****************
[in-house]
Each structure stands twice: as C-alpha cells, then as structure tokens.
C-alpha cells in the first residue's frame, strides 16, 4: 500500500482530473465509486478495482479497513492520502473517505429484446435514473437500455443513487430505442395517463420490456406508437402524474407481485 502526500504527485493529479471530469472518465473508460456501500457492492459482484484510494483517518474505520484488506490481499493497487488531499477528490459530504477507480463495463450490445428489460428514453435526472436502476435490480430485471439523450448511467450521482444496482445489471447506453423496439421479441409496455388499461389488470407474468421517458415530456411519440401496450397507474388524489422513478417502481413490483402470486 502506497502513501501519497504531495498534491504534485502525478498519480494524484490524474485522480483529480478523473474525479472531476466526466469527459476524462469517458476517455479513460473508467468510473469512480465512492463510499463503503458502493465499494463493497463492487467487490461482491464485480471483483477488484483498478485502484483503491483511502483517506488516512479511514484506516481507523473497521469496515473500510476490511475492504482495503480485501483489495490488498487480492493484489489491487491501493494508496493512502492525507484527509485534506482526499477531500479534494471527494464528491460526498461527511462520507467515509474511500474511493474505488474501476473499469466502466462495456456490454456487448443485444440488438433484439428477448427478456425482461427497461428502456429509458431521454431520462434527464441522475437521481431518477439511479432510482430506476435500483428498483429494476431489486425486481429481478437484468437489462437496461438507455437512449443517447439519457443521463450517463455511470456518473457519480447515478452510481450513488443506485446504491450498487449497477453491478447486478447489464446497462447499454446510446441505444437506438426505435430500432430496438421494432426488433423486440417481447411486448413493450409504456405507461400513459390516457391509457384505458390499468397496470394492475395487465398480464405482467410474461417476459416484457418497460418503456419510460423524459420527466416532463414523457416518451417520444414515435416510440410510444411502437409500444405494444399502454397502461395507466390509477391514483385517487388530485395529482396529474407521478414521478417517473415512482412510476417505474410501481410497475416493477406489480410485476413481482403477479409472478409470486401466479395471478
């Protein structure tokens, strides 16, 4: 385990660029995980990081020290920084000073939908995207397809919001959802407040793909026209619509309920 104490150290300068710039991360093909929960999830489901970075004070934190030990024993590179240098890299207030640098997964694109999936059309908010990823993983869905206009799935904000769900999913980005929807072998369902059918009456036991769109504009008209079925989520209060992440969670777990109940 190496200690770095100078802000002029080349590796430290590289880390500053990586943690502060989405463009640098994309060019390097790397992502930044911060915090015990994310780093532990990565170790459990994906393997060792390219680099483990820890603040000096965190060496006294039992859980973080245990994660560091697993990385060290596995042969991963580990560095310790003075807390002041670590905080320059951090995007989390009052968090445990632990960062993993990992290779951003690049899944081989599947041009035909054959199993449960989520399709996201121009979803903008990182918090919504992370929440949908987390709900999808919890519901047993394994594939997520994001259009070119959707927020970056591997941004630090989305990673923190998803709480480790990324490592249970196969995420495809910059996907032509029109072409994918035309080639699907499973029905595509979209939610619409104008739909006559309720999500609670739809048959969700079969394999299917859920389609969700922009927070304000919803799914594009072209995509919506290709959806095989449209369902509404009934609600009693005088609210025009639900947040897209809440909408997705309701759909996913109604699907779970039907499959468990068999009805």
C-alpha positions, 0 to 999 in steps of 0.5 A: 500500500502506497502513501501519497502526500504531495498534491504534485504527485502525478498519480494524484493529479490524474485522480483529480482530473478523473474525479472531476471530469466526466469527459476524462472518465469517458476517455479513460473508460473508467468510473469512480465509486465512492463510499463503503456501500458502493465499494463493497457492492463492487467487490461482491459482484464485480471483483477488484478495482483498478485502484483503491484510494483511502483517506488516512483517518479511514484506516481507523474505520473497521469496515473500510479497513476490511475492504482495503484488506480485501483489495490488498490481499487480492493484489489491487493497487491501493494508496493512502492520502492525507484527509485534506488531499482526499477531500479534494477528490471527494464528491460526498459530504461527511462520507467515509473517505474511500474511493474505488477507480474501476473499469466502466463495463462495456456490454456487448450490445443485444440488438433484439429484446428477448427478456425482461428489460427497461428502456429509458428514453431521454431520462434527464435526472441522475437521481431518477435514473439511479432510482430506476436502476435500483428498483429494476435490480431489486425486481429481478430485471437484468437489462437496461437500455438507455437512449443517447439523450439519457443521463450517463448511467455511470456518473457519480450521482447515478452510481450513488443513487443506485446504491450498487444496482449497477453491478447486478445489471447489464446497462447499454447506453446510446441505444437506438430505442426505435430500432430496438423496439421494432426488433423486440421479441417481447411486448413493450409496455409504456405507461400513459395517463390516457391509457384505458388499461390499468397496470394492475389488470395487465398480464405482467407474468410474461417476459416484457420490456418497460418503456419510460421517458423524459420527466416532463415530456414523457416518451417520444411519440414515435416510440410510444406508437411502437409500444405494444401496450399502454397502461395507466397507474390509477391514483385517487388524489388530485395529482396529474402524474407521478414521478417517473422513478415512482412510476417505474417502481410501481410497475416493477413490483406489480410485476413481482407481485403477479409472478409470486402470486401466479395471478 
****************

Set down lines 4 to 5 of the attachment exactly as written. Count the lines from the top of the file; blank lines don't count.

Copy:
């Protein structure tokens, strides 16, 4: 385990660029995980990081020290920084000073939908995207397809919001959802407040793909026209619509309920 104490150290300068710039991360093909929960999830489901970075004070934190030990024993590179240098890299207030640098997964694109999936059309908010990823993983869905206009799935904000769900999913980005929807072998369902059918009456036991769109504009008209079925989520209060992440969670777990109940 190496200690770095100078802000002029080349590796430290590289880390500053990586943690502060989405463009640098994309060019390097790397992502930044911060915090015990994310780093532990990565170790459990994906393997060792390219680099483990820890603040000096965190060496006294039992859980973080245990994660560091697993990385060290596995042969991963580990560095310790003075807390002041670590905080320059951090995007989390009052968090445990632990960062993993990992290779951003690049899944081989599947041009035909054959199993449960989520399709996201121009979803903008990182918090919504992370929440949908987390709900999808919890519901047993394994594939997520994001259009070119959707927020970056591997941004630090989305990673923190998803709480480790990324490592249970196969995420495809910059996907032509029109072409994918035309080639699907499973029905595509979209939610619409104008739909006559309720999500609670739809048959969700079969394999299917859920389609969700922009927070304000919803799914594009072209995509919506290709959806095989449209369902509404009934609600009693005088609210025009639900947040897209809440909408997705309701759909996913109604699907779970039907499959468990068999009805």
C-alpha positions, 0 to 999 in steps of 0.5 A: 500500500502506497502513501501519497502526500504531495498534491504534485504527485502525478498519480494524484493529479490524474485522480483529480482530473478523473474525479472531476471530469466526466469527459476524462472518465469517458476517455479513460473508460473508467468510473469512480465509486465512492463510499463503503456501500458502493465499494463493497457492492463492487467487490461482491459482484464485480471483483477488484478495482483498478485502484483503491484510494483511502483517506488516512483517518479511514484506516481507523474505520473497521469496515473500510479497513476490511475492504482495503484488506480485501483489495490488498490481499487480492493484489489491487493497487491501493494508496493512502492520502492525507484527509485534506488531499482526499477531500479534494477528490471527494464528491460526498459530504461527511462520507467515509473517505474511500474511493474505488477507480474501476473499469466502466463495463462495456456490454456487448450490445443485444440488438433484439429484446428477448427478456425482461428489460427497461428502456429509458428514453431521454431520462434527464435526472441522475437521481431518477435514473439511479432510482430506476436502476435500483428498483429494476435490480431489486425486481429481478430485471437484468437489462437496461437500455438507455437512449443517447439523450439519457443521463450517463448511467455511470456518473457519480450521482447515478452510481450513488443513487443506485446504491450498487444496482449497477453491478447486478445489471447489464446497462447499454447506453446510446441505444437506438430505442426505435430500432430496438423496439421494432426488433423486440421479441417481447411486448413493450409496455409504456405507461400513459395517463390516457391509457384505458388499461390499468397496470394492475389488470395487465398480464405482467407474468410474461417476459416484457420490456418497460418503456419510460421517458423524459420527466416532463415530456414523457416518451417520444411519440414515435416510440410510444406508437411502437409500444405494444401496450399502454397502461395507466397507474390509477391514483385517487388524489388530485395529482396529474402524474407521478414521478417517473422513478415512482412510476417505474417502481410501481410497475416493477413490483406489480410485476413481482407481485403477479409472478409470486402470486401466479395471478 